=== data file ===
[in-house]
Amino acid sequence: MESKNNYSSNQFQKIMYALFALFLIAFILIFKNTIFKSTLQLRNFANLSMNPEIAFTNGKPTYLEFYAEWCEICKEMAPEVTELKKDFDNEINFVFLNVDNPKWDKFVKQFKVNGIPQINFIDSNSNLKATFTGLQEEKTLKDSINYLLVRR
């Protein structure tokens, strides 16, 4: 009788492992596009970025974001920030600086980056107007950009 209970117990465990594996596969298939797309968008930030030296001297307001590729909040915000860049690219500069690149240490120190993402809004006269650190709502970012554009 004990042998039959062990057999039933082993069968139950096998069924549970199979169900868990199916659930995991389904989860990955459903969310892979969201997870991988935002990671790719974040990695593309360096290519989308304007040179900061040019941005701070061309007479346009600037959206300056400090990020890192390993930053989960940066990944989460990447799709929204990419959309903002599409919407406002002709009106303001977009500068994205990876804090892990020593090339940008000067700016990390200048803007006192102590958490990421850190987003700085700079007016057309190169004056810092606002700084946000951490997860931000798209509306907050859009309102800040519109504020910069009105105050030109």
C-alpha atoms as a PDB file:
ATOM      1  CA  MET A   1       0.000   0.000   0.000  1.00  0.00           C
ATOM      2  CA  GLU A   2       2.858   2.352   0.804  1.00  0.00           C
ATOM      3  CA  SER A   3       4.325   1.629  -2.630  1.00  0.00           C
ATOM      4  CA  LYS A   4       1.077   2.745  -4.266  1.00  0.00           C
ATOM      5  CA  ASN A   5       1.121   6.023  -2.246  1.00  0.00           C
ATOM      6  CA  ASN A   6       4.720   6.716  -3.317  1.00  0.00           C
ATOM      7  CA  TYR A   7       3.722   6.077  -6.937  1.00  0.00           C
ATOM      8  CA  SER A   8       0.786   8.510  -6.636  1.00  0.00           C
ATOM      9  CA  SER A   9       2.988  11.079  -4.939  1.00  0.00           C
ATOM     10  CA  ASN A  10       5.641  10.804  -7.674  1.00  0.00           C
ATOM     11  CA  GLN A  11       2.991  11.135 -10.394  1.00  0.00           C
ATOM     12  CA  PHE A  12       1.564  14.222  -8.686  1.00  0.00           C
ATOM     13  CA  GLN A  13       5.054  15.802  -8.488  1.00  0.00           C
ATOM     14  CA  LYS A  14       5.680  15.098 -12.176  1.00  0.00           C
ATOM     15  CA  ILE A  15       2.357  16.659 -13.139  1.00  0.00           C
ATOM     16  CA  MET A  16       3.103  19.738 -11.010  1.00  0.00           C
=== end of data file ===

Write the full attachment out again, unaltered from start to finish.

[in-house]
Amino acid sequence: MESKNNYSSNQFQKIMYALFALFLIAFILIFKNTIFKSTLQLRNFANLSMNPEIAFTNGKPTYLEFYAEWCEICKEMAPEVTELKKDFDNEINFVFLNVDNPKWDKFVKQFKVNGIPQINFIDSNSNLKATFTGLQEEKTLKDSINYLLVRR
């Protein structure tokens, strides 16, 4: 009788492992596009970025974001920030600086980056107007950009 209970117990465990594996596969298939797309968008930030030296001297307001590729909040915000860049690219500069690149240490120190993402809004006269650190709502970012554009 004990042998039959062990057999039933082993069968139950096998069924549970199979169900868990199916659930995991389904989860990955459903969310892979969201997870991988935002990671790719974040990695593309360096290519989308304007040179900061040019941005701070061309007479346009600037959206300056400090990020890192390993930053989960940066990944989460990447799709929204990419959309903002599409919407406002002709009106303001977009500068994205990876804090892990020593090339940008000067700016990390200048803007006192102590958490990421850190987003700085700079007016057309190169004056810092606002700084946000951490997860931000798209509306907050859009309102800040519109504020910069009105105050030109």
C-alpha atoms as a PDB file:
ATOM      1  CA  MET A   1       0.000   0.000   0.000  1.00  0.00           C
ATOM      2  CA  GLU A   2       2.858   2.352   0.804  1.00  0.00           C
ATOM      3  CA  SER A   3       4.325   1.629  -2.630  1.00  0.00           C
ATOM      4  CA  LYS A   4       1.077   2.745  -4.266  1.00  0.00           C
ATOM      5  CA  ASN A   5       1.121   6.023  -2.246  1.00  0.00           C
ATOM      6  CA  ASN A   6       4.720   6.716  -3.317  1.00  0.00           C
ATOM      7  CA  TYR A   7       3.722   6.077  -6.937  1.00  0.00           C
ATOM      8  CA  SER A   8       0.786   8.510  -6.636  1.00  0.00           C
ATOM      9  CA  SER A   9       2.988  11.079  -4.939  1.00  0.00           C
ATOM     10  CA  ASN A  10       5.641  10.804  -7.674  1.00  0.00           C
ATOM     11  CA  GLN A  11       2.991  11.135 -10.394  1.00  0.00           C
ATOM     12  CA  PHE A  12       1.564  14.222  -8.686  1.00  0.00           C
ATOM     13  CA  GLN A  13       5.054  15.802  -8.488  1.00  0.00           C
ATOM     14  CA  LYS A  14       5.680  15.098 -12.176  1.00  0.00           C
ATOM     15  CA  ILE A  15       2.357  16.659 -13.139  1.00  0.00           C
ATOM     16  CA  MET A  16       3.103  19.738 -11.010  1.00  0.00           C